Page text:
Infectious complications can reduce fracture healing rate. Broad spectrum antibiotics are commonly administered to prevent and treat musculoskeletal infections. Local antibiotics are applied to the wound site to increase therapeutic concentrations without increasing systemic toxicity, however, may hinder local tissue recovery. Rifampin has been shown to eradicate mature Staphylococcal biofilms and its use proven for treating musculoskeletal infections. In this study, a spontaneously healing defect model in a rat was used to investigate the impact rifampin powder has on endogenous bone healing in both a sterile and contaminated wound. No significant differences were identified in bone volume fraction via microcomputed tomography, radiological scoring, or histology between an empty defect and animals that received vancomycin or rifampin powder in a sterile wound. When applied to a contaminated musculoskeletal wound, the rifampin powder had significantly greater bone formation compared to the control, as measured by microcomputed tomography, plain radiology, and histology. In addition, the animals treated with rifampin powder had reduced bacteria, reduced white blood cell count and reduced number of clinical indications of infection. Interestingly, while the vancomycin group still displayed signs of infection via quantitative microbiology, plain radiology, and histology, there was significant bone formation within the defect and reduction of systemic signs of infection. We demonstrated that the use of rifampin powder allows bone to heal in both a sterile and contaminated model of musculoskeletal infection. To our knowledge, this is the first time the direct impact of local antibiotics on bone healing has been investigated. Published 2018. This article is a U.S. Government work and is in the public domain in the USA. J Orthop Res 36:3142–3150, 2018.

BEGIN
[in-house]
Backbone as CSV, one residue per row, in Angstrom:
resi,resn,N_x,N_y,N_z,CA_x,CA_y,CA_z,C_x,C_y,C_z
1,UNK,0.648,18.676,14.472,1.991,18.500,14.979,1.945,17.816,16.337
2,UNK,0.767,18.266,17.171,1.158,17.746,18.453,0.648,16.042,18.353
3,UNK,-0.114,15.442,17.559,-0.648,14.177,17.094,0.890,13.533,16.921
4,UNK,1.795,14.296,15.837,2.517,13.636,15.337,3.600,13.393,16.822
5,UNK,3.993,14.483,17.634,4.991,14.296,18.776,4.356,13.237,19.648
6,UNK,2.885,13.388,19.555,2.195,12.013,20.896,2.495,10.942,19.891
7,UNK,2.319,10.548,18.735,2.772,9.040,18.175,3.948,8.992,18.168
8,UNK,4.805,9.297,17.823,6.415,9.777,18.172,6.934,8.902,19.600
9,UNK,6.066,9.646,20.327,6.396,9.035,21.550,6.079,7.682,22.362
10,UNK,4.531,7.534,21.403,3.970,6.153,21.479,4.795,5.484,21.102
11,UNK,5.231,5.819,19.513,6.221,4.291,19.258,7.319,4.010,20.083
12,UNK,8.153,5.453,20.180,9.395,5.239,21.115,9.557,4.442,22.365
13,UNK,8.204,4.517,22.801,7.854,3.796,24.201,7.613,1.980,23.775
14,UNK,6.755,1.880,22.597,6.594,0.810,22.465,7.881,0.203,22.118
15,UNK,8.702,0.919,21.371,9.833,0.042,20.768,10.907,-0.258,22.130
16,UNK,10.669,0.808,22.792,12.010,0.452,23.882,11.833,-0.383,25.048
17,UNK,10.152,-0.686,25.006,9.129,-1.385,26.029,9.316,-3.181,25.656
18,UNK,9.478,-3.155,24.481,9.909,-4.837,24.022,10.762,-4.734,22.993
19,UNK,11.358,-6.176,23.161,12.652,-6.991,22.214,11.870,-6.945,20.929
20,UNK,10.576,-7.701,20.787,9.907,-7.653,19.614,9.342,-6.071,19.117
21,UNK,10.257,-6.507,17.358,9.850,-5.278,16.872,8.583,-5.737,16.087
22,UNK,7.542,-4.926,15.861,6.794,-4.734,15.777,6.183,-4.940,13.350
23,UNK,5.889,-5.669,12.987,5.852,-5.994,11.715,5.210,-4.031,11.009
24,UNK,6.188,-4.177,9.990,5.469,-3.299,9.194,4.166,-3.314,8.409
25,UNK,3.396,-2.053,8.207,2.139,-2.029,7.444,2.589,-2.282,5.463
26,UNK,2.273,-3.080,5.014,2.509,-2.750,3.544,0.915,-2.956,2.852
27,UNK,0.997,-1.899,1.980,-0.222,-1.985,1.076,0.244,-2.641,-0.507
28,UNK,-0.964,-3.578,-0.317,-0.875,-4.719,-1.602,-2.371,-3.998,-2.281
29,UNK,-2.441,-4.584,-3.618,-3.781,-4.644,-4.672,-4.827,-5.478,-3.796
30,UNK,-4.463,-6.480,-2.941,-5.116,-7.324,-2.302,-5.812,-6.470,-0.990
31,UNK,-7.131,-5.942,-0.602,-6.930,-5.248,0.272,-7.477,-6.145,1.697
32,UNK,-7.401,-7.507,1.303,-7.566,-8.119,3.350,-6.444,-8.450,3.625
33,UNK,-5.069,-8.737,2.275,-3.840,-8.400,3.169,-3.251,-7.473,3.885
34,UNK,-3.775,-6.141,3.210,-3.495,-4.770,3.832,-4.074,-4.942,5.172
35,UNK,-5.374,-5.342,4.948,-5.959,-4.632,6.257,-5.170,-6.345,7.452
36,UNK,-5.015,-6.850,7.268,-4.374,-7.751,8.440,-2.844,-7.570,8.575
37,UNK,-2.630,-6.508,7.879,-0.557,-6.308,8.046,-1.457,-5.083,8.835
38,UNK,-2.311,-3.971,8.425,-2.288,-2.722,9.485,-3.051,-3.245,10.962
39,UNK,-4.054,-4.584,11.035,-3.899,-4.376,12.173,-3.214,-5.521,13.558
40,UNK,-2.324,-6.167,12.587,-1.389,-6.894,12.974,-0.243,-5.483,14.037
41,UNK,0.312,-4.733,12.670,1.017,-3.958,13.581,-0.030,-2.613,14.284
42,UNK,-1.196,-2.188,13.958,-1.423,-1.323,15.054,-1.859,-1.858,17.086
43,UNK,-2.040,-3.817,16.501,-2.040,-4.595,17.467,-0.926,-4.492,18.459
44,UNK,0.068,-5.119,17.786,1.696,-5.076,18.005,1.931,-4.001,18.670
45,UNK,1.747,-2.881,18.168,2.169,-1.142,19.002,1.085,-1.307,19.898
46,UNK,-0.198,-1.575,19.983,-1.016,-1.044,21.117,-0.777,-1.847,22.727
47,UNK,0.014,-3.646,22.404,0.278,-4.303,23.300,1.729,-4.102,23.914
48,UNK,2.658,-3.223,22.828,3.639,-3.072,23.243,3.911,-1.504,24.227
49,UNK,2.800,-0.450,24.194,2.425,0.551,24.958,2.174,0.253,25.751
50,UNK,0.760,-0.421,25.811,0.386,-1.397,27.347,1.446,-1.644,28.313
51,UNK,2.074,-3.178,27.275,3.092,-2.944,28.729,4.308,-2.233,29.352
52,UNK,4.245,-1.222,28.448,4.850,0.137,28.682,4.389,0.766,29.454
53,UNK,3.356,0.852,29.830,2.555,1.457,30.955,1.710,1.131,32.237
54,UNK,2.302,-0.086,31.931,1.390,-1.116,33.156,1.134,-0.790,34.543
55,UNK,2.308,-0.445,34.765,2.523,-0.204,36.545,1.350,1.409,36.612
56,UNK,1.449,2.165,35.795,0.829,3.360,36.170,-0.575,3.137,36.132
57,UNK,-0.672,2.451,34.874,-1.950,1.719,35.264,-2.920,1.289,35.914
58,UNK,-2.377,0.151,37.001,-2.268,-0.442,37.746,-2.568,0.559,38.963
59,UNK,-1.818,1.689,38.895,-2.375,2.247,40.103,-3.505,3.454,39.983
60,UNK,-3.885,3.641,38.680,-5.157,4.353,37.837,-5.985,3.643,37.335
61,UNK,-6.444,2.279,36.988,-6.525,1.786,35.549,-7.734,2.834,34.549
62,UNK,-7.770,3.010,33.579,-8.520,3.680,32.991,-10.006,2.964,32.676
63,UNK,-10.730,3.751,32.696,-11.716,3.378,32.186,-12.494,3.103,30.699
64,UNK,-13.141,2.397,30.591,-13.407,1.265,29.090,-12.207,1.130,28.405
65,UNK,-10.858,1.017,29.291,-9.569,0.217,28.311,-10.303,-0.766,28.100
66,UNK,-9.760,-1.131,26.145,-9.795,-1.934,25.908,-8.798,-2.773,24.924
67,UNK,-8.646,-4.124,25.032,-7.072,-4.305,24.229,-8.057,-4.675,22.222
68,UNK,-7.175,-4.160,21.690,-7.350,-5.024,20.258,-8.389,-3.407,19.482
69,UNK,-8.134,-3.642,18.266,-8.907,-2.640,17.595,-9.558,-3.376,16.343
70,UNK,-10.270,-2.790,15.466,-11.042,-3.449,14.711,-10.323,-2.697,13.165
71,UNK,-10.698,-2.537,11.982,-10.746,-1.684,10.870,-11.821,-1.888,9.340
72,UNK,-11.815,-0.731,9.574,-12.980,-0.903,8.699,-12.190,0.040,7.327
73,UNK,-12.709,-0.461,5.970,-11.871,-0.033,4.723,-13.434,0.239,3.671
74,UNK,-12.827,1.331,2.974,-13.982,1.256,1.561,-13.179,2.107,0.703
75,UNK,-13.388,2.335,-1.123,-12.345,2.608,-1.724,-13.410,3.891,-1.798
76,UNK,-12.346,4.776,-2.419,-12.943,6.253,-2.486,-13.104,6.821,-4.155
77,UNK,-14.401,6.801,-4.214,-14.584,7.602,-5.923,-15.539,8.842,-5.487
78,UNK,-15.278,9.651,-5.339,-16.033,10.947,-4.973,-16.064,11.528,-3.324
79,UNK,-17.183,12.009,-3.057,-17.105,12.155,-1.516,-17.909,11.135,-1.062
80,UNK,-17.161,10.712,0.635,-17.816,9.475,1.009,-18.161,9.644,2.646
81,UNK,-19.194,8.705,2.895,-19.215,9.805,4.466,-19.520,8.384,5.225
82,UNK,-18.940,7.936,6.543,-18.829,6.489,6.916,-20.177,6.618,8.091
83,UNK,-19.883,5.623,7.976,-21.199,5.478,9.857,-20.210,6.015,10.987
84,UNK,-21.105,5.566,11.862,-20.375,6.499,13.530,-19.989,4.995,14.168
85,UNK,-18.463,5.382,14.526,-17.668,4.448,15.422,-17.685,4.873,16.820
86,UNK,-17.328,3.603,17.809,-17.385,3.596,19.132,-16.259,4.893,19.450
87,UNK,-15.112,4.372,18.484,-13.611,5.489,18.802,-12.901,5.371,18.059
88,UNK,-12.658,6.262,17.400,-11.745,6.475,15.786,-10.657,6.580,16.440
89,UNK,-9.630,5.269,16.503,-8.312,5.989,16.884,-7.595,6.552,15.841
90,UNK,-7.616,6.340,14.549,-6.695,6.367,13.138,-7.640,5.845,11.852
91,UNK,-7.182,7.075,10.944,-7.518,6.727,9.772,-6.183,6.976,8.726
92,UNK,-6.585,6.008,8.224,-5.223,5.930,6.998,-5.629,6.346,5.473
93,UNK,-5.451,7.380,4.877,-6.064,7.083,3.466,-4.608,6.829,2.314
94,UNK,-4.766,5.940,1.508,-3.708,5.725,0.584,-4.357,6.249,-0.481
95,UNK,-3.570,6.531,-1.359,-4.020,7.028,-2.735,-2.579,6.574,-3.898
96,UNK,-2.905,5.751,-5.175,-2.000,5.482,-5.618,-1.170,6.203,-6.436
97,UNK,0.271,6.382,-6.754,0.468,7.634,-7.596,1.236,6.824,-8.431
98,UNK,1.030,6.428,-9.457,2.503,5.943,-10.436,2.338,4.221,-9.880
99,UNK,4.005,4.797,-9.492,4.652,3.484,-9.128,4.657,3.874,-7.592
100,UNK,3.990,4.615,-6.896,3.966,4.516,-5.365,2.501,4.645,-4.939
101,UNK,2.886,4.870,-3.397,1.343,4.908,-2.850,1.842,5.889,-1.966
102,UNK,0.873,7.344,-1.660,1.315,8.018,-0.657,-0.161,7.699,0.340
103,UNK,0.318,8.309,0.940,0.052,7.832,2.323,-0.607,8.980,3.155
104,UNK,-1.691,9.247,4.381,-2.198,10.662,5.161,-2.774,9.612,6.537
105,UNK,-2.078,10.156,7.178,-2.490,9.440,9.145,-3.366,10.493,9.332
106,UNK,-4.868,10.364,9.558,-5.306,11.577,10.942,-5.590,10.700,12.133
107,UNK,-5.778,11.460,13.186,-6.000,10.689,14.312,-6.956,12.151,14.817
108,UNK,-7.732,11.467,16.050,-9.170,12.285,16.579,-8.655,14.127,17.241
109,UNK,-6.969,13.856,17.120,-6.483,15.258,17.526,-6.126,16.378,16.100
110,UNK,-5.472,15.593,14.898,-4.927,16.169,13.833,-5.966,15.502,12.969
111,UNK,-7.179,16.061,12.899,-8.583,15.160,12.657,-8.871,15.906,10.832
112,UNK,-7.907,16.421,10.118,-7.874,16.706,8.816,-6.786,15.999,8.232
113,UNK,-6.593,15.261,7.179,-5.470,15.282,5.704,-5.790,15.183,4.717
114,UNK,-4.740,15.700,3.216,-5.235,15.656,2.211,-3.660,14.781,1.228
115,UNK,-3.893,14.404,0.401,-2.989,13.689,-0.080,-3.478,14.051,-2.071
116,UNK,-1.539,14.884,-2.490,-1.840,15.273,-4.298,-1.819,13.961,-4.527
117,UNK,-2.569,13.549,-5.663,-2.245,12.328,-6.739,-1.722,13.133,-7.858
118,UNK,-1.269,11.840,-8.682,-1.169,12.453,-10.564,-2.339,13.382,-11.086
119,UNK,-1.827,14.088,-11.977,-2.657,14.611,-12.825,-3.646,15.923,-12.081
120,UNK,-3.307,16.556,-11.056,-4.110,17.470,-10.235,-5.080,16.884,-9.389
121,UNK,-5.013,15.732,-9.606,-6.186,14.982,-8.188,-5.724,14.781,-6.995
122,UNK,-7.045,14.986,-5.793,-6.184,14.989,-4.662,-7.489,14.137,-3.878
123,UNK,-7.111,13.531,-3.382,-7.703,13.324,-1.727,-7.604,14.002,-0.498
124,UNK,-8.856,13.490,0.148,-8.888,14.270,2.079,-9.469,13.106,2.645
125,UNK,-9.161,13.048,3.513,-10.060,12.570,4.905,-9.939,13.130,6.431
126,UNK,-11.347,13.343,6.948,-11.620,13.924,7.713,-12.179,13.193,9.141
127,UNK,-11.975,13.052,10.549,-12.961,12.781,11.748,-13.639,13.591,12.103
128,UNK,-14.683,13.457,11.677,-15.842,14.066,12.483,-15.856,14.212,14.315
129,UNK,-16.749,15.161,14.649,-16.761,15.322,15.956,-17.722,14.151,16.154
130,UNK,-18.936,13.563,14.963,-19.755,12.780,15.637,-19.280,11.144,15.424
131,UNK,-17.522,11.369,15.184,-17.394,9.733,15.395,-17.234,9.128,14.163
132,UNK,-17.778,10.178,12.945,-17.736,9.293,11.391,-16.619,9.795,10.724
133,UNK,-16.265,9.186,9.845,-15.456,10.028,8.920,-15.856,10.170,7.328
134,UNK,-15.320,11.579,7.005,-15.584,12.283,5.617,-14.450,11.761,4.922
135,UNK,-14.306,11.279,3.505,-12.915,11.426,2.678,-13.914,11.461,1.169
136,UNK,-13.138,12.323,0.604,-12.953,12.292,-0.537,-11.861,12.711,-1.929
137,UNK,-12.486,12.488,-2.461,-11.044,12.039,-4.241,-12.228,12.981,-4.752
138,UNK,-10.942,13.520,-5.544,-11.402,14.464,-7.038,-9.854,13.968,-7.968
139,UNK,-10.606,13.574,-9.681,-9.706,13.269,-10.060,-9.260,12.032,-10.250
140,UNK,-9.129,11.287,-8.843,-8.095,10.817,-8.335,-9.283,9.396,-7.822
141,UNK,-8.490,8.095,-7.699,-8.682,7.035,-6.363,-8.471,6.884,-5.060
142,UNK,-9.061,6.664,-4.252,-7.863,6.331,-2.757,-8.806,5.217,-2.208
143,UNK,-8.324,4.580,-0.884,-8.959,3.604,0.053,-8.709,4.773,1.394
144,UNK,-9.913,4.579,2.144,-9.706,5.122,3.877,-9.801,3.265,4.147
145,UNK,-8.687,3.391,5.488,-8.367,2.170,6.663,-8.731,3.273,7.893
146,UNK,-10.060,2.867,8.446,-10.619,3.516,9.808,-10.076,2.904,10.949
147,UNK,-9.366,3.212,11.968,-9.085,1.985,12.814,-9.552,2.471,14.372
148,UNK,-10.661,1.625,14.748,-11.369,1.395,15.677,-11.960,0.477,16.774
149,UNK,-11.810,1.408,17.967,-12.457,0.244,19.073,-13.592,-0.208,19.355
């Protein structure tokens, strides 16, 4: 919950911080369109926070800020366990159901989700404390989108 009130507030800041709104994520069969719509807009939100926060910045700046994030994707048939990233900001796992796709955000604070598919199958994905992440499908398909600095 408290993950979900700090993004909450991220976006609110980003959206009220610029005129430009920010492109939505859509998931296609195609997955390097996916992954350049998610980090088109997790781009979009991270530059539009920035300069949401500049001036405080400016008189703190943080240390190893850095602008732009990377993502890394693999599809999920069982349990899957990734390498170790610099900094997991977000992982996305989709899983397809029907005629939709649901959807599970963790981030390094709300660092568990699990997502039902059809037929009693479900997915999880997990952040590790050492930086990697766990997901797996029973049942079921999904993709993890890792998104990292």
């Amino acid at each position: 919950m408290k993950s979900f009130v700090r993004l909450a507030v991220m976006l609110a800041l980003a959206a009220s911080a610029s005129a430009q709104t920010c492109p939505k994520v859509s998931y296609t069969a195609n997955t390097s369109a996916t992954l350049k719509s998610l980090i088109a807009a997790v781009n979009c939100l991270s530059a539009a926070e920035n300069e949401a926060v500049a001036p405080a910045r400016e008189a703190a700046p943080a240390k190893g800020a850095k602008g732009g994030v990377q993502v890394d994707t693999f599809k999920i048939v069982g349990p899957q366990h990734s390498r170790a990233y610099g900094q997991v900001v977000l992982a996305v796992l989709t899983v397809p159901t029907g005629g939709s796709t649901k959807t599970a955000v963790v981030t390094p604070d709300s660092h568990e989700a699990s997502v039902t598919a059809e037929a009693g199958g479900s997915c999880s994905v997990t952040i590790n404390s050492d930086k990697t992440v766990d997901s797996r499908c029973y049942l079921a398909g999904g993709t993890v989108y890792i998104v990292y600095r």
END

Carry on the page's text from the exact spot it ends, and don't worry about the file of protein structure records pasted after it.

|Original language||English (US)|
|Number of pages||9|
|Journal||Journal of Orthopaedic Research|
|State||Published - Dec 2018|
- bone Fracture
ASJC Scopus subject areas
- Orthopedics and Sports Medicine